Stadium Deal Reached: MN to Pay $398M; Mpls, $150M
Governor Mark Dayton, Minneapolis Mayor R.T. Rybak, and Vikings representatives on Thursday unveiled a plan to build “a new people's stadium” on the current Metrodome site.
Under the plan, the $975 million stadium would open in 2016. The Vikings would pay $427 million, or close to half, of the building cost, while the state would contribute $398 million and the City of Minneapolis would pitch in $150 million.
Of the $20.5 million in annual operating expenses and capital improvements, the Vikings would cover $13 million and the city would pay $7.5 million.
The deal, which is pending legislative and City of Minneapolis approval, calls for no state general fund revenues to be used and would impose no new taxes in Minneapolis. A stadium bill will be introduced at the Legislature on Monday, according to a news release from Dayton's office, and the governor is urging both legislators and Minneapolis officials to “vote their approval as soon as possible.”
According to the Star Tribune, backers of the plan said they would immediately begin wooing lawmakers-many of whom previously said they'd need to see a plan before giving any indication about how they might vote.
The new stadium would be built on the Metrodome's current footprint, but the plan calls for a plaza on its west side and tailgate space to be added in. It would be owned by a new stadium authority comprising three members appointed by Dayton and two appointed by the City of Minneapolis. The Vikings would be required to commit to a 30-year lease in the new facility.
“This agreement results from countless hours of analyses, discussions, and negotiations, and I thank everyone involved for an extraordinary effort,” Dayton said in a statement. “The project would provide up to 8,000 construction jobs and an additional 5,000 jobs among suppliers during its three years of construction, employ many more through its ongoing operations, and keep the Minnesota Vikings here for the next 30 years-all without using a single dollar of general fund tax revenues.”
Metropolitan Sports Facility Commission Chair Ted Mondale said that the construction plans would enable the Vikings to continue to play at the Metrodome for all but one year of construction, according to the Star Tribune. (The team would play at TCF Bank Stadium on the University of Minnesota campus during that period.) Mondale also reportedly said that the Vikings would keep revenue related to football games, and non-football-related income would go to the authority.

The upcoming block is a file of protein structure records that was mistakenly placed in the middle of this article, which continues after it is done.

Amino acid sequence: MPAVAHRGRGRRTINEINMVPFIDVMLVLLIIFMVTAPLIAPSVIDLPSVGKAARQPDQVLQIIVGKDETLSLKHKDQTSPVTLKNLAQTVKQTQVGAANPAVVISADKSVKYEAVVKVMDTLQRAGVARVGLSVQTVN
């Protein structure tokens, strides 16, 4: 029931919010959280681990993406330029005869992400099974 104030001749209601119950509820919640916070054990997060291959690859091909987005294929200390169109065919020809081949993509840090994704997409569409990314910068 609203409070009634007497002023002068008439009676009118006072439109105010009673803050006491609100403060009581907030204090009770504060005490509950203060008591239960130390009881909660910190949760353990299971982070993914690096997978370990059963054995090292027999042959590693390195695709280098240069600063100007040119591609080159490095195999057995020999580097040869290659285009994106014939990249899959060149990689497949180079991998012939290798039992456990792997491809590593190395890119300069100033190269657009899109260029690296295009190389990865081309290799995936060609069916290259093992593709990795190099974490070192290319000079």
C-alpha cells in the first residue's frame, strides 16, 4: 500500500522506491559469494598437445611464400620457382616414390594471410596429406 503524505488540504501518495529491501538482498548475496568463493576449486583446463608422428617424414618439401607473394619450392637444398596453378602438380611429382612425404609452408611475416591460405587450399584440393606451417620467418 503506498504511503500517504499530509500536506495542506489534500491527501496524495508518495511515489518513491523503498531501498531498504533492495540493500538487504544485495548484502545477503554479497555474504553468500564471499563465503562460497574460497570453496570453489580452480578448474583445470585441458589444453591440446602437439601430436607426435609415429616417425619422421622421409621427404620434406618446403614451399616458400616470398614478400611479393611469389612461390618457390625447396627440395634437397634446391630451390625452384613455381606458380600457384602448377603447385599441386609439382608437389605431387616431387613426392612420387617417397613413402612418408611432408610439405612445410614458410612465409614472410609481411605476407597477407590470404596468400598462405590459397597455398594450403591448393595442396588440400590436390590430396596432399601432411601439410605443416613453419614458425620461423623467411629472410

Dayton's office indicated that the stadium would be available for public use 355 days a year and could host year-round events, like high school sports, community programs, and national events like Major League Soccer, NCAA Final Fours, a Super Bowl, and political conventions.
Under the plan, the state's portion of the funding would be raised through an expansion of charitable gaming-Minnesota would authorize electronic pull-tabs. According to the Star Tribune, this would allow bars and restaurants to operate hand-held gambling devices, which state officials think customers would find more appealing than traditional pull-tabs and thus would bring in more gambling proceeds. The state would reportedly sell bonds to pay for its share of the stadium and use increased gambling profits to pay them off.
Meanwhile, the $150 million that the City of Minneapolis would contribute to the building cost would come from redirecting a portion of its existing convention center sales and hospitality taxes.
According to the Star Tribune, Rybak pitched the plan as a jobs bill that would put people to work and yield great things for the city and the state. He reportedly said that the deal could still allow Minneapolis to spend some of its sales tax dollars on the Target Center.
This agreement marks the first time the Vikings have formally announced support for a stadium at the Metrodome site. The team previously negotiated a deal with Ramsey County for an Arden Hills stadium, but the plan hit a major obstacle when state legislators threatened to hold a public vote on a sales tax increase to fund the county's portion of the cost. A site near the Basilica of St. Mary in Minneapolis has also been at the forefront of the stadium debate, although it drew heavy criticism by the nearby church.
In late spring, legislative negotiators insisted on boosting the Vikings’ share of the stadium cost by $50 million to $477 million—just under half of the $975 total price tag. The Minnesota Legislature then voted to approve the project, for which the state will pay $348 million through taxes from an expansion of charitable gambling, and Minneapolis will pay $150 million.
In September, HKS, Inc., a Dallas-based architectural and engineering firm that designed stadiums for the Dallas Cowboys and the Indianapolis Colts, was hired to design the Vikings stadium; it was one of five architectural and engineering firms from across the country to bid on the project.
Then in December, the groundbreaking for the stadium was tentatively set for October 2013. Meanwhile, the Minnesota Sports Facility Authority is now soliciting bids as it seeks a construction management firm that will be responsible for building the 65,000-seat stadium; proposals are due January 8, and the authority and team hope to narrow the list by January 11 and select a firm by January 25.